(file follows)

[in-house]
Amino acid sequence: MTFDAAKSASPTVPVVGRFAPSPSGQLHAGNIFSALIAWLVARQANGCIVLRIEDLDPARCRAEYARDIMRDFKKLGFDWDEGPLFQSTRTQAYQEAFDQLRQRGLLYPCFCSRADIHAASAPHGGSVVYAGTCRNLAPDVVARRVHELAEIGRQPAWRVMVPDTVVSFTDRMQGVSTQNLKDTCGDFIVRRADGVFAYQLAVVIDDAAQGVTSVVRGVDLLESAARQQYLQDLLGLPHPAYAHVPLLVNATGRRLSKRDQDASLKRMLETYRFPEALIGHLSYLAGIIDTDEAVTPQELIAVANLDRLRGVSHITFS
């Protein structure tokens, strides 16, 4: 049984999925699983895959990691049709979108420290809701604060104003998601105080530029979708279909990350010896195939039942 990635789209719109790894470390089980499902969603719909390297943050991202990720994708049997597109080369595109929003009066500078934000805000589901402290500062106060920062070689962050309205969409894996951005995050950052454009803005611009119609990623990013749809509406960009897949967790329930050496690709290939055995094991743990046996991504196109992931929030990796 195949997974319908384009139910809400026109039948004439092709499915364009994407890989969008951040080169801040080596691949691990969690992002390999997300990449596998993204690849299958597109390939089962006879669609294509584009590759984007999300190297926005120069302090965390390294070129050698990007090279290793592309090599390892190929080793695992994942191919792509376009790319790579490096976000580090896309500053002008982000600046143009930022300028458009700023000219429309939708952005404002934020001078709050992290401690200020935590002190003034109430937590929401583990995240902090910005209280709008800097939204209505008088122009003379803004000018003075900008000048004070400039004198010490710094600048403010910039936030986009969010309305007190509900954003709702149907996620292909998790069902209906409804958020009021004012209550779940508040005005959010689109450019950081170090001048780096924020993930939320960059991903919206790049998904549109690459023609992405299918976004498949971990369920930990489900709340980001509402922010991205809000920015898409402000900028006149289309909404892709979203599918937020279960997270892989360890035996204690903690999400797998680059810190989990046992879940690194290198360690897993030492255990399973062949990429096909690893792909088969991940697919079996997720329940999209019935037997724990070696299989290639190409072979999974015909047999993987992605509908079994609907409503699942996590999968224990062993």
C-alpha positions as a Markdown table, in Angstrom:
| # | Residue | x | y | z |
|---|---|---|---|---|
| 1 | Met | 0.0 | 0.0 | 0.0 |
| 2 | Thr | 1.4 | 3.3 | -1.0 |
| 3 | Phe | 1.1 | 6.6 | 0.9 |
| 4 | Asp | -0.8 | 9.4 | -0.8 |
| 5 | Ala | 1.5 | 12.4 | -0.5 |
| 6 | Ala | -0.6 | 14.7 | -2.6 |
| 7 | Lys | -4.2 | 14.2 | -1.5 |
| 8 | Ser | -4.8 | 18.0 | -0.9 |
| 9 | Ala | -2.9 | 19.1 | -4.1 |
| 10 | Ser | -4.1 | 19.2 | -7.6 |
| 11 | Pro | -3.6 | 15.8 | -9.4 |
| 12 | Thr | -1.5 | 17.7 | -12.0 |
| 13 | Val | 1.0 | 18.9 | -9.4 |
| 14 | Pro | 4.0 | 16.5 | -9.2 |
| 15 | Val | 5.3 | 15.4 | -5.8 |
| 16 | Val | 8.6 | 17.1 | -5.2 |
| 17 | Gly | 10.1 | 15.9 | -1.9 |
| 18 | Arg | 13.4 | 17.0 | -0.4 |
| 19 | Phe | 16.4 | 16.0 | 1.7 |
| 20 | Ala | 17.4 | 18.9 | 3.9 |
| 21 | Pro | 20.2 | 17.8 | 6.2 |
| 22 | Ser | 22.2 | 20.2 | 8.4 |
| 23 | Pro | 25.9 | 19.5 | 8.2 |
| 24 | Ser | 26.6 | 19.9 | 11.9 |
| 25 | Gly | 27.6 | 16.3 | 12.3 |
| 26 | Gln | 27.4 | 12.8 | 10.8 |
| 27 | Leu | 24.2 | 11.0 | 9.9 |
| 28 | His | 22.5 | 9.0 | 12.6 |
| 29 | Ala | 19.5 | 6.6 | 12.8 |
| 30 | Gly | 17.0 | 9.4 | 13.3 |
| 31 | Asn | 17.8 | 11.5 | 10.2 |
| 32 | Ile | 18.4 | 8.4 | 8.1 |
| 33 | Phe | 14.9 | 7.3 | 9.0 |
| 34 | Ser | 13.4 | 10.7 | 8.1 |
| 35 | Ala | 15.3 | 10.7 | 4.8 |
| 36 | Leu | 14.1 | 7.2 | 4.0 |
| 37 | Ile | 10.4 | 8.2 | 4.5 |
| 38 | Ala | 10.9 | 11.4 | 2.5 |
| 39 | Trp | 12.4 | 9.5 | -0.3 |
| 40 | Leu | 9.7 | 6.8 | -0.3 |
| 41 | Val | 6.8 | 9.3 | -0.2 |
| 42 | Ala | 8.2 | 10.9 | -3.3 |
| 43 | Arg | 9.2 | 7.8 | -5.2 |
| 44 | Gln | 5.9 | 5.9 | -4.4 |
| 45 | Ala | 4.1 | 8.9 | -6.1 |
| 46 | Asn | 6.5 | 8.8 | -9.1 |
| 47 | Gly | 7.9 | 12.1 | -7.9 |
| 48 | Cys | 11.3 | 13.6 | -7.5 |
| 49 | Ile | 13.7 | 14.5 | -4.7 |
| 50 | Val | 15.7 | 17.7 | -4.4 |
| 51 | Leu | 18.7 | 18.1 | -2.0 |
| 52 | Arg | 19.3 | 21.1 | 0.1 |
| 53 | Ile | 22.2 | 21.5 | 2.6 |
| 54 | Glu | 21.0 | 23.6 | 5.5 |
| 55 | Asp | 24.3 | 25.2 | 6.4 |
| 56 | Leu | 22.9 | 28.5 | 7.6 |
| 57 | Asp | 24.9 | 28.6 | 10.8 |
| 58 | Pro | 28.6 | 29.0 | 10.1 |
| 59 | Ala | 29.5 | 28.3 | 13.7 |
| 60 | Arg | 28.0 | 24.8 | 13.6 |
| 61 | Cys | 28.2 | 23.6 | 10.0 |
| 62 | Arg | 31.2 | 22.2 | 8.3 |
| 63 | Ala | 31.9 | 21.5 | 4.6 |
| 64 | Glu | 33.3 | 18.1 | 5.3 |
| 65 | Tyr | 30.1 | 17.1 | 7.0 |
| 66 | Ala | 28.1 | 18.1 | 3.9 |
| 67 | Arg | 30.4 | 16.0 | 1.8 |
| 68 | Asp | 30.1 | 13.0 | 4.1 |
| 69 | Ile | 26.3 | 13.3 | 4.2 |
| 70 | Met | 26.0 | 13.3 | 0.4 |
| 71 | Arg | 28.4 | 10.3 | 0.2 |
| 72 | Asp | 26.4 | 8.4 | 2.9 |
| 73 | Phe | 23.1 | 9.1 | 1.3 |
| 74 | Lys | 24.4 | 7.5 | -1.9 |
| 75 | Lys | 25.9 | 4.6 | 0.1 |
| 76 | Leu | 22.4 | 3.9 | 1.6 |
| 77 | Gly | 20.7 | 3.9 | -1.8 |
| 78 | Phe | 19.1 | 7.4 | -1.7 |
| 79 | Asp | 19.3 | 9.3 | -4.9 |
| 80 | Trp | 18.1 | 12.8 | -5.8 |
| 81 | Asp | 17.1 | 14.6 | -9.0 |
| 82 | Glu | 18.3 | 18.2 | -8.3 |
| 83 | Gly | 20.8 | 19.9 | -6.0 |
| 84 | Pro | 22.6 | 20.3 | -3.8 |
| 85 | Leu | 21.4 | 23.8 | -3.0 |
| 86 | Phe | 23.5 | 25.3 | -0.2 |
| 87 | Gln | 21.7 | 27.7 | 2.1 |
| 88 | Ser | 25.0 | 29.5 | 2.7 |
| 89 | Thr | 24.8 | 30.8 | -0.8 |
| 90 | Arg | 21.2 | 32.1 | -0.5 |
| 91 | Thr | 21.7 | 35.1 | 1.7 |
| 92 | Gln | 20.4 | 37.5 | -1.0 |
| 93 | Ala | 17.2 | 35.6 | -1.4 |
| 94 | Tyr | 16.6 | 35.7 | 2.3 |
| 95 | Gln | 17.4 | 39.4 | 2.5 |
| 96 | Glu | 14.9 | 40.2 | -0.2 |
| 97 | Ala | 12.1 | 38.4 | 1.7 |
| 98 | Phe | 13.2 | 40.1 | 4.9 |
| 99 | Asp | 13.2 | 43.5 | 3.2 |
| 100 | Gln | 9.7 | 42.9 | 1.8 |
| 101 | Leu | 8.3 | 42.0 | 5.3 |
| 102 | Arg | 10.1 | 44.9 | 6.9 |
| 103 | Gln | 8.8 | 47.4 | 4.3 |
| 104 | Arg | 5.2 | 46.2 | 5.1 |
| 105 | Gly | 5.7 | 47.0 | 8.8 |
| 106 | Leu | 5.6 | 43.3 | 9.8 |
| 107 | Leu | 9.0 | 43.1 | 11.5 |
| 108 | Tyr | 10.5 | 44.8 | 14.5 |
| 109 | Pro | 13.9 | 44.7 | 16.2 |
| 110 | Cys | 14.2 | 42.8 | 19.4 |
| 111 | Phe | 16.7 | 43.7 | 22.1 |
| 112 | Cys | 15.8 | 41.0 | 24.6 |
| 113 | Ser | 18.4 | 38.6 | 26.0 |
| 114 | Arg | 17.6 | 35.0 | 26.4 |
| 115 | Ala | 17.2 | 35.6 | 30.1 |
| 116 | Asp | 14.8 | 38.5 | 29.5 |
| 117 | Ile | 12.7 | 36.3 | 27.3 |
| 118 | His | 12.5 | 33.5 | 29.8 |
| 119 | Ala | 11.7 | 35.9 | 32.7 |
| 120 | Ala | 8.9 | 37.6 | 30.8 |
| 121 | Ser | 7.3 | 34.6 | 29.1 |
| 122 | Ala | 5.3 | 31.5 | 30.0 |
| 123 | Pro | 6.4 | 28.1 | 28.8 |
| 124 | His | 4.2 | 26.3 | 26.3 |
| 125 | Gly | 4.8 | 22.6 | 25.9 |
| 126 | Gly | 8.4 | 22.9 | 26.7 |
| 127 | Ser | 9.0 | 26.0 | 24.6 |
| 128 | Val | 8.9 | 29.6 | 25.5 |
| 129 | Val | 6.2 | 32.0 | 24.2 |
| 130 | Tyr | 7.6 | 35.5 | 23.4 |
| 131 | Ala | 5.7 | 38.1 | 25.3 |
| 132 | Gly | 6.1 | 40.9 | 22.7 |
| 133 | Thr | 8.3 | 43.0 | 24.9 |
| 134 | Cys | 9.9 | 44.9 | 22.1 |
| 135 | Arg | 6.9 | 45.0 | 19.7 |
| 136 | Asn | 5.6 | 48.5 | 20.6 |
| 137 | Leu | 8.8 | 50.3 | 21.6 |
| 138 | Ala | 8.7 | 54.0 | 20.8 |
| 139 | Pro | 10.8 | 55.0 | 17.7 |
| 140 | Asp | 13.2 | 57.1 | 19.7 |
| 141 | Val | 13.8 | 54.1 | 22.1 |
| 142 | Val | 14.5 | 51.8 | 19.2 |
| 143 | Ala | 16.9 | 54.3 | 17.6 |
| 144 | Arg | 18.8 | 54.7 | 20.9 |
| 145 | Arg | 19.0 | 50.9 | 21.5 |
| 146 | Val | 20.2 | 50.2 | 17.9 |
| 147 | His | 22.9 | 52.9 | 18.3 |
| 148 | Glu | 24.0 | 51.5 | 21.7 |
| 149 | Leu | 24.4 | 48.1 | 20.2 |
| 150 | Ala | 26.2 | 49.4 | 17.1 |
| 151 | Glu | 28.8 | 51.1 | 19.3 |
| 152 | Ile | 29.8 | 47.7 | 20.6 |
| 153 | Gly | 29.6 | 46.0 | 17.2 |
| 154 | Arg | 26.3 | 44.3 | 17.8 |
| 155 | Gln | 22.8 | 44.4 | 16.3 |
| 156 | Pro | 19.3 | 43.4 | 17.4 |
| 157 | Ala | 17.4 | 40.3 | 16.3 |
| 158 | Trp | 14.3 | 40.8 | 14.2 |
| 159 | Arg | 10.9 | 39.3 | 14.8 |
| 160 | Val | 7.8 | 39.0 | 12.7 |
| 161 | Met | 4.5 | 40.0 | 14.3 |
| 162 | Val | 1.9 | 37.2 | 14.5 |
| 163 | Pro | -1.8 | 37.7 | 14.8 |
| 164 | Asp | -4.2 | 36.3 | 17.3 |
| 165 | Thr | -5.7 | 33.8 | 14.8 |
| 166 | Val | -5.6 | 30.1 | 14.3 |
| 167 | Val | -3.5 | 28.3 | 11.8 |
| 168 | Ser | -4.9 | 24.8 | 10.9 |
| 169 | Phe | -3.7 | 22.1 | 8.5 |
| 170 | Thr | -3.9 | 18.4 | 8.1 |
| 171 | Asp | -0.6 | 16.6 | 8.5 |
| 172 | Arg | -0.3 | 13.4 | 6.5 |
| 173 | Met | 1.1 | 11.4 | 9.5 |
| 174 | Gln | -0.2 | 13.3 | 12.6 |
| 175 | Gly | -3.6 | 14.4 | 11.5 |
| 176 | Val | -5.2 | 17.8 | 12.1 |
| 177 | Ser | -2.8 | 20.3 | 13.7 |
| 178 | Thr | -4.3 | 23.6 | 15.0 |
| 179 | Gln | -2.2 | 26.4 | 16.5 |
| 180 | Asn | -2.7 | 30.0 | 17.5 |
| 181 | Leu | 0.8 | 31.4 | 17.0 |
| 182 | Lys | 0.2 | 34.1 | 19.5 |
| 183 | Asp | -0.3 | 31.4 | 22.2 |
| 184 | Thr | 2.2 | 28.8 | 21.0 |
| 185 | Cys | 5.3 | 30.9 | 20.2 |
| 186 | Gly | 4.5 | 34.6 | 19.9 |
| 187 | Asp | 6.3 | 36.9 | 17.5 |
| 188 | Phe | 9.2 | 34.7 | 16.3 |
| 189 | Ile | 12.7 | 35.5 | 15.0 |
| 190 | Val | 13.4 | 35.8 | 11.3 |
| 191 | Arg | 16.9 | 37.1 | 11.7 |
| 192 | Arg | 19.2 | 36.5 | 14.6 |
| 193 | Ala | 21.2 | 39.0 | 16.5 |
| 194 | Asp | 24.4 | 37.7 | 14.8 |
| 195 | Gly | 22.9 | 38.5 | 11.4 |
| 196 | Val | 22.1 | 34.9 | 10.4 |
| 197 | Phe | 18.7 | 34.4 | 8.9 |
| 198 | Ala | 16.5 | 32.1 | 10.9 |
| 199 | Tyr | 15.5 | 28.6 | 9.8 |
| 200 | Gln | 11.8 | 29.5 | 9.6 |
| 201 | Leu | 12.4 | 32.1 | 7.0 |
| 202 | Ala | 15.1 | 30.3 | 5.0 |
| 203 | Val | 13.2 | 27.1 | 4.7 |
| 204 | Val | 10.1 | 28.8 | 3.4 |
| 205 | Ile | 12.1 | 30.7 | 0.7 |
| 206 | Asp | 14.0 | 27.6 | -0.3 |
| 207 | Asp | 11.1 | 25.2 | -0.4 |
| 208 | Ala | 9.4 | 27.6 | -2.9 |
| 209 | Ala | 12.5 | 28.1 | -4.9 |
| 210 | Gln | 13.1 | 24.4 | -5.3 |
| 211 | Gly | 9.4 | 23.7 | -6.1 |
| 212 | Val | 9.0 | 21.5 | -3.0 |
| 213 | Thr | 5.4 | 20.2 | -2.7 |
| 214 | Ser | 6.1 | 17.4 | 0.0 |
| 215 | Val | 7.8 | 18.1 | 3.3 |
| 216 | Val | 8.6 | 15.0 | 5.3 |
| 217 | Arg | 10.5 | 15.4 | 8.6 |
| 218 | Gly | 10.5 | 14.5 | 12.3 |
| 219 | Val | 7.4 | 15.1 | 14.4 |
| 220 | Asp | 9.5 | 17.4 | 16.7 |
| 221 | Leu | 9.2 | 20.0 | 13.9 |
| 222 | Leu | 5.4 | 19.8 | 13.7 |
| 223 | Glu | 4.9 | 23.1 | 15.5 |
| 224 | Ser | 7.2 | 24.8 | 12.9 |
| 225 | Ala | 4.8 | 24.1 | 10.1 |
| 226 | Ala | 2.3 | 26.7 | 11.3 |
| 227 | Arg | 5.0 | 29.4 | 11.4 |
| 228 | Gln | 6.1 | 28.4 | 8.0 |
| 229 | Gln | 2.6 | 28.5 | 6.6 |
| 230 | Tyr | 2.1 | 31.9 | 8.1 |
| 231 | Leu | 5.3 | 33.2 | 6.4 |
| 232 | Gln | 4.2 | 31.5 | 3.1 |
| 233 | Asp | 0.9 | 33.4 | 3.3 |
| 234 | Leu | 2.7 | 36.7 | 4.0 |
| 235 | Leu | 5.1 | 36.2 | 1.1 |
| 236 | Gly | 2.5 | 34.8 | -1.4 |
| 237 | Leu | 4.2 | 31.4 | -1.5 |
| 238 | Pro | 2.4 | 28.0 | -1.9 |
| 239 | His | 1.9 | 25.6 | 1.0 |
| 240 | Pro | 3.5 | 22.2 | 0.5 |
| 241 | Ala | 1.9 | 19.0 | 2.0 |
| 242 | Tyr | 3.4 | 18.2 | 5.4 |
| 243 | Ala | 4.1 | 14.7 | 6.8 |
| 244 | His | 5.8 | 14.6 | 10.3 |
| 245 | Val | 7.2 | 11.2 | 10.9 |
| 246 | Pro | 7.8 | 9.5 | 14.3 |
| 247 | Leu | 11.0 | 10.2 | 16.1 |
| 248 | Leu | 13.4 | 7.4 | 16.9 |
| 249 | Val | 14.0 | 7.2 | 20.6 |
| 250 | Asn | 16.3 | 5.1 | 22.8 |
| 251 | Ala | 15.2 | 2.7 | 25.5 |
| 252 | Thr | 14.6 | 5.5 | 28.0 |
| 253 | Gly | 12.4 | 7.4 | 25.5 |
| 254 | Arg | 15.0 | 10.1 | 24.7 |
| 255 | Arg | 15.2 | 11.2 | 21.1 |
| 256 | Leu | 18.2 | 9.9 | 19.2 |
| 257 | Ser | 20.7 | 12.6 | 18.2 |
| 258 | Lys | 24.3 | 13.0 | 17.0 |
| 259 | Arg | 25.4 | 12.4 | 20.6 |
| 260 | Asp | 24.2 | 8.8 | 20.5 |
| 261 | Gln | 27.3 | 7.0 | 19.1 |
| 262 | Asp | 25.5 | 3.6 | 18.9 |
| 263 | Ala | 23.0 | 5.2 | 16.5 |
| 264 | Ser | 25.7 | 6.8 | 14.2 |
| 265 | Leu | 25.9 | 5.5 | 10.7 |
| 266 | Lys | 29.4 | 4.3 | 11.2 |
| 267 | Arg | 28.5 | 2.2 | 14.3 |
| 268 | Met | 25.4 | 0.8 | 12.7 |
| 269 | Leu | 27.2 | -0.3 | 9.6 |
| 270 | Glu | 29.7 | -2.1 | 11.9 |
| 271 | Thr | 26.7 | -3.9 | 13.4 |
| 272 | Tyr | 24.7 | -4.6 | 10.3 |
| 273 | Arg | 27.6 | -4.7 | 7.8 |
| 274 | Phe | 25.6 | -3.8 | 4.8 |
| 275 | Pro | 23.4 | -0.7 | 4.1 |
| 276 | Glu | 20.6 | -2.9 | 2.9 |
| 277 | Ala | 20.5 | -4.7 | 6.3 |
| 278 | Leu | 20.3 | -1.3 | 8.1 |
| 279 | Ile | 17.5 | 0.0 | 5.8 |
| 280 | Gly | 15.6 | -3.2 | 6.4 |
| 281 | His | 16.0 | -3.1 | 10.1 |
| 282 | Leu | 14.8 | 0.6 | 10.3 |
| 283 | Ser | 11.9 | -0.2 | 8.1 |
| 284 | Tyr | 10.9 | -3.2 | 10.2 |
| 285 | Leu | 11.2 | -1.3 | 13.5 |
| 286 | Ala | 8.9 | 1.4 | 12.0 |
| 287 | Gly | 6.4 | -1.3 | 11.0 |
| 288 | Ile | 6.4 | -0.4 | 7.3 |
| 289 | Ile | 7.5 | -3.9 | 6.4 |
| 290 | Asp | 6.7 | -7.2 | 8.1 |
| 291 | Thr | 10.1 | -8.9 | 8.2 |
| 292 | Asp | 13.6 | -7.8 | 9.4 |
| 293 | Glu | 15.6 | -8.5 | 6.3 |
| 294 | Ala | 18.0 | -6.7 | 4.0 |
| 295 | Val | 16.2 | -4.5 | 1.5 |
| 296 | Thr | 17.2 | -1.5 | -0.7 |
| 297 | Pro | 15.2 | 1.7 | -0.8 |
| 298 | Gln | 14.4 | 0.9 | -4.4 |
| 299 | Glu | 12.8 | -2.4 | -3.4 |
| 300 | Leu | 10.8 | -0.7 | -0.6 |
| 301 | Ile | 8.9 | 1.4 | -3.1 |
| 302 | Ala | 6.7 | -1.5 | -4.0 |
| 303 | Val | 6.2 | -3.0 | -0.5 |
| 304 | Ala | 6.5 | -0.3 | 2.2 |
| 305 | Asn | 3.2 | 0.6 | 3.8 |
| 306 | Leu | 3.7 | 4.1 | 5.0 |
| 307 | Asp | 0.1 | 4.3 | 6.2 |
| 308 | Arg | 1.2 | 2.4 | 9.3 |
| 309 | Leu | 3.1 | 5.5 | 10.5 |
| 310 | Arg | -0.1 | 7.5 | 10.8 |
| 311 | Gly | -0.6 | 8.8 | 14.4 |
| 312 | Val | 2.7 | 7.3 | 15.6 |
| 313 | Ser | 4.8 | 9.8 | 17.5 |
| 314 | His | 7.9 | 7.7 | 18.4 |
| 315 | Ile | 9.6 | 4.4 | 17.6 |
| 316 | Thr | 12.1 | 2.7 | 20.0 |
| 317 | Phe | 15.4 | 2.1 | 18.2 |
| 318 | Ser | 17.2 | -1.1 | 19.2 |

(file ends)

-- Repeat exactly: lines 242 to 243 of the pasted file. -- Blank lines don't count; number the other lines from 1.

| 236 | Gly | 2.5 | 34.8 | -1.4 |
| 237 | Leu | 4.2 | 31.4 | -1.5 |